How does Apple Pay® compare to EMV® (chip & PIN)?

Editorial Team

3 min read
Mobile payment at food truck

Credit card fraud continues to rise, and data breaches are more common.

To make their payment environments more secure, merchants across the country have implemented solutions including chip and PIN EMV® or Apple Pay® options:

  • EMV technology is embedded in a special security chip on credit or debit cards. When making purchases at the cashier counter, customers insert these chips into an EMV reader before entering in a personal identification number (PIN).
  • Apple Pay is a mobile payment technology. Customers upload their credit card, gift card, loyalty card, or bank details into the Wallet app on their iPhones®, iPads®, or Apple Watches®. When at the cashier, they wave these devices across near field communication (NFC) terminals to create a connection and make a purchase.

Both of these payment solutions offer greater security than traditional magnetic stripe credit cards do.

EMV chips are difficult to clone, which is why chip and PIN is mandatory in most parts of the world. NFC requires close proximity, and in order to authorize a transaction, users provide a biometric fingerprint scan with Touch ID or a scan of their face with Face ID.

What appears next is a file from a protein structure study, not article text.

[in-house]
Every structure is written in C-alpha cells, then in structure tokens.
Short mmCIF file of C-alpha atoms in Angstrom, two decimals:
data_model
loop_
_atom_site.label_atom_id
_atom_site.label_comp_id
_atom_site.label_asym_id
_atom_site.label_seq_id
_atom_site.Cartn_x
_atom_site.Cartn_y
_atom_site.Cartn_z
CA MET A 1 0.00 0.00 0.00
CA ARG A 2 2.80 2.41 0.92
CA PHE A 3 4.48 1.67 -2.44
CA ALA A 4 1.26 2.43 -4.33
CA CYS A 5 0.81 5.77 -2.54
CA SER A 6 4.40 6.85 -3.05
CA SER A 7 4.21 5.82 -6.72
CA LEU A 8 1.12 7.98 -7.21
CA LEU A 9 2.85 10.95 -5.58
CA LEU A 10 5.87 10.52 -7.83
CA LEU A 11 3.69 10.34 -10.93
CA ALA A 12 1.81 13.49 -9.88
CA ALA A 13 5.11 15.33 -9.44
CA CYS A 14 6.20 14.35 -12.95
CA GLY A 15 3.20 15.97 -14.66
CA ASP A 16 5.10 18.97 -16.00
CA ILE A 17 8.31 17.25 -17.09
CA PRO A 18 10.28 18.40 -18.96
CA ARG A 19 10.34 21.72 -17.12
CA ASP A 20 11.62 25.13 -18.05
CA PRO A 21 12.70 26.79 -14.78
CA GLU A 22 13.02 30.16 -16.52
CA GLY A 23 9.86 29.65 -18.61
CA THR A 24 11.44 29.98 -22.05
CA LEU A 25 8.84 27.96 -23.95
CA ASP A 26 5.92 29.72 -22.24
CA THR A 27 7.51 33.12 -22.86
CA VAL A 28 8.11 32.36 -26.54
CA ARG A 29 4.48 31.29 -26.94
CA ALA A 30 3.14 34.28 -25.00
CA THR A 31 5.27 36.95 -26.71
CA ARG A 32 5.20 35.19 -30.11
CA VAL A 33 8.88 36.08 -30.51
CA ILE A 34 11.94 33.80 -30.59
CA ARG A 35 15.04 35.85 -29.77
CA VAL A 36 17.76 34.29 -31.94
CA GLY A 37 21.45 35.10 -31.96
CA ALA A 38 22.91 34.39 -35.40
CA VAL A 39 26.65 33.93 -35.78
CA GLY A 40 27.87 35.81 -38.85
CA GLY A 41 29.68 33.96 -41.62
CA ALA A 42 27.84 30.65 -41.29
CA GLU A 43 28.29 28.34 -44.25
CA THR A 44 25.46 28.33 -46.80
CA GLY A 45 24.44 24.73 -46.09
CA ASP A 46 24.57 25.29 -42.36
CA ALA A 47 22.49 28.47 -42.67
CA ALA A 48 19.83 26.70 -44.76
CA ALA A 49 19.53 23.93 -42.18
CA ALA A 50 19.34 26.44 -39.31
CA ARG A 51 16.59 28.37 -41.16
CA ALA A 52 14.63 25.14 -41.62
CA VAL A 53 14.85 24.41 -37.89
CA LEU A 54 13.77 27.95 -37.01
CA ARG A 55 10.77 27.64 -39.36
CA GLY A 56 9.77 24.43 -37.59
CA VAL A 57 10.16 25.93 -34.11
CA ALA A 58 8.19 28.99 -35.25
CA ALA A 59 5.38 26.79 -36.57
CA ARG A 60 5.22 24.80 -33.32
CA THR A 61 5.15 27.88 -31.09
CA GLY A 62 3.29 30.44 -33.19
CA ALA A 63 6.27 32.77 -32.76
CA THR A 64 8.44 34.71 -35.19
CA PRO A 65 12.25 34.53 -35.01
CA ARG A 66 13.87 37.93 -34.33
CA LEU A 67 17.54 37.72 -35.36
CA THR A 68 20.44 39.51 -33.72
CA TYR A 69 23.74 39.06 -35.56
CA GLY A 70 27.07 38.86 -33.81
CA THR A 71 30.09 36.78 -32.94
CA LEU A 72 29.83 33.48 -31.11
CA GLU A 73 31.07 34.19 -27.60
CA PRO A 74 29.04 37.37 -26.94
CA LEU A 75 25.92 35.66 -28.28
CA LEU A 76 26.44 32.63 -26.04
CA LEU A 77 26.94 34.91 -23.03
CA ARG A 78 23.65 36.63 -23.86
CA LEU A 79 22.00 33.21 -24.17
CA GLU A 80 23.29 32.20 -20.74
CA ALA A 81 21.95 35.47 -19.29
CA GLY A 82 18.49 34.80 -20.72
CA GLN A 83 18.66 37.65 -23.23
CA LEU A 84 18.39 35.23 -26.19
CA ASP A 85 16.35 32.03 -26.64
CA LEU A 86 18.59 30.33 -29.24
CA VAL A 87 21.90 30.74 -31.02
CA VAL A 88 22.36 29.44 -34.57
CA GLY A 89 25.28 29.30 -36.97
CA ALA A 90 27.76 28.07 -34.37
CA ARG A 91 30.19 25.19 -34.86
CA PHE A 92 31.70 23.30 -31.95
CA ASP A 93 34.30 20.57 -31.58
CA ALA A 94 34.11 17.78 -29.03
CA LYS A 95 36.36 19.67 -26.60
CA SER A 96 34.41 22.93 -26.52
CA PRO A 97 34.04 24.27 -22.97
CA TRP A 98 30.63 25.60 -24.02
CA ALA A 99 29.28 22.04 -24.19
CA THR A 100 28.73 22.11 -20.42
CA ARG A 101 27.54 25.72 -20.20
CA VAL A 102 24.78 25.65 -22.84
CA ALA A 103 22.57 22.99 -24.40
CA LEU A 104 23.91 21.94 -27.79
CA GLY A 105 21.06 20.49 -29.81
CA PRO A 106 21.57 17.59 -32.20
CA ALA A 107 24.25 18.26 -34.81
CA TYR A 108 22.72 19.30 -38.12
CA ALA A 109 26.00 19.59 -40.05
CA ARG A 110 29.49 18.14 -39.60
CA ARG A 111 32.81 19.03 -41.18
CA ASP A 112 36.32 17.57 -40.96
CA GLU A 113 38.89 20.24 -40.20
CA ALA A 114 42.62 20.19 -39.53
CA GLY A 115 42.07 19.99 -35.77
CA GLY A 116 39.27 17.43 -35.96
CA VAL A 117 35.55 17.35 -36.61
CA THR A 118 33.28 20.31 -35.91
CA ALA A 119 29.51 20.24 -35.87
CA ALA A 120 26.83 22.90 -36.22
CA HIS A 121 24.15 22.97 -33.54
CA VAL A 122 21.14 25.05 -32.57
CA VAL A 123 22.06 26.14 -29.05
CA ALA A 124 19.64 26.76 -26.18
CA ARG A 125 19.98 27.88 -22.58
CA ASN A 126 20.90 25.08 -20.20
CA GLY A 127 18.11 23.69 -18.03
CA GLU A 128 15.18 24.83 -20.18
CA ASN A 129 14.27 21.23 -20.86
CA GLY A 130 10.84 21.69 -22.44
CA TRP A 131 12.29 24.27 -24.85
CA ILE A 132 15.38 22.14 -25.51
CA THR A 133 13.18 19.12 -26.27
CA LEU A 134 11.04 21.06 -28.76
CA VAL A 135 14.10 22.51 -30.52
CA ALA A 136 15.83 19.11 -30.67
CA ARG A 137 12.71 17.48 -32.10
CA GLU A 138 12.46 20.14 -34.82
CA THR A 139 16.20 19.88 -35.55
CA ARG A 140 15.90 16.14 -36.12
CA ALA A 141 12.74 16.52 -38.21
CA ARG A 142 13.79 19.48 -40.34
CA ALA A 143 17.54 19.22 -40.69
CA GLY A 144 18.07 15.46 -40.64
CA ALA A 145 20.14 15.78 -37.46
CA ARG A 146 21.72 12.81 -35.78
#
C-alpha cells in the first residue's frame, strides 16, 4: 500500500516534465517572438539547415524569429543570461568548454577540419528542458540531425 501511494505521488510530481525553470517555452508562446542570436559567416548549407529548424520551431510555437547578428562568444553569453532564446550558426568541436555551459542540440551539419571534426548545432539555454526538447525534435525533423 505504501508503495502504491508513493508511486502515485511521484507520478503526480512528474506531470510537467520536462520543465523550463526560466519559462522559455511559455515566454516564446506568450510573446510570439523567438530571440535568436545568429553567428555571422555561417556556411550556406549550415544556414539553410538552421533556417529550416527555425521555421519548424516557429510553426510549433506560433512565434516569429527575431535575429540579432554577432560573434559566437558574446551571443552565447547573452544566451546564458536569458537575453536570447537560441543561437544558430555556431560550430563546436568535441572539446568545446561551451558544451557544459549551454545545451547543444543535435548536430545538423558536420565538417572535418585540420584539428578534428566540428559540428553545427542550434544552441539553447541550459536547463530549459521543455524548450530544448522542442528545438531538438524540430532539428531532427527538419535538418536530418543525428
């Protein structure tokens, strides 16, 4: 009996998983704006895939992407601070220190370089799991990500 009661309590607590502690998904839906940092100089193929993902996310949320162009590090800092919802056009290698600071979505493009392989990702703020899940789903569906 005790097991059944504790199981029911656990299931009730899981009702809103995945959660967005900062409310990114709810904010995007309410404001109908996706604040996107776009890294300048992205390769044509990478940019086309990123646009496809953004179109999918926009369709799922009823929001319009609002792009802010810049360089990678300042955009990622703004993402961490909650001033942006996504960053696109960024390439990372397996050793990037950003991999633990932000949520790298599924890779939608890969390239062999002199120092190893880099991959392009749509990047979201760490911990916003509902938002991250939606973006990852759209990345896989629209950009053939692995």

But, which payment technology is better for your business?

Differences between Apple Pay and chip & PIN

Although EMV is the older and more established of the two, its growth was initially slow in the U.S. This is changing rapidly. As of 2019, over 3.7 million merchants now accept chip cards.1

EMV chip cards still have the magnetic stripe on the back and work with older terminals, albeit for less secure transactions.

By contrast, Apple Pay only works with newer versions of the iPhone, iPad, and Apple Watch. And the merchant must have an NFC reader in order to accept payments.

Another important difference is tokenization. Although Apple Pay users upload credit card information to their devices, neither Apple nor retailers ever have direct access to sensitive financial data. All personal account numbers (PANs) are replaced with randomly generated IDs (“tokens”) that are then used to authorize one-time transactions. This makes it very difficult for criminals to ever steal or clone a user’s credit card information.

EMV cards can use tokenization, but this extra security feature isn’t necessarily standard. It depends if the merchant services provider a business uses to accept electronic payments offers tokenization technology.

In the online world, EMV technology becomes obsolete. With online shopping carts, there’s no way for customers to use the embedded chip. Thus, chip and PIN cards are about as secure as normal swipe and sign plastic. Whereas Apple Pay’s secure technology works for all retail environments — online and offline.

Which payment option should you add to your business?

Most new chip-based card readers come with near field communication (NFC) technology that allows for both payment types. Check with your payments provider to determine if you have the right hardware or software.

If you need help getting started accepting EMV chip and PIN or mobile wallets, connect with a representative today.

1 “Visa Report: 3.7 Million Merchant Locations Accept EMV Cards,” ETA Transaction Trends, 9 September 2019

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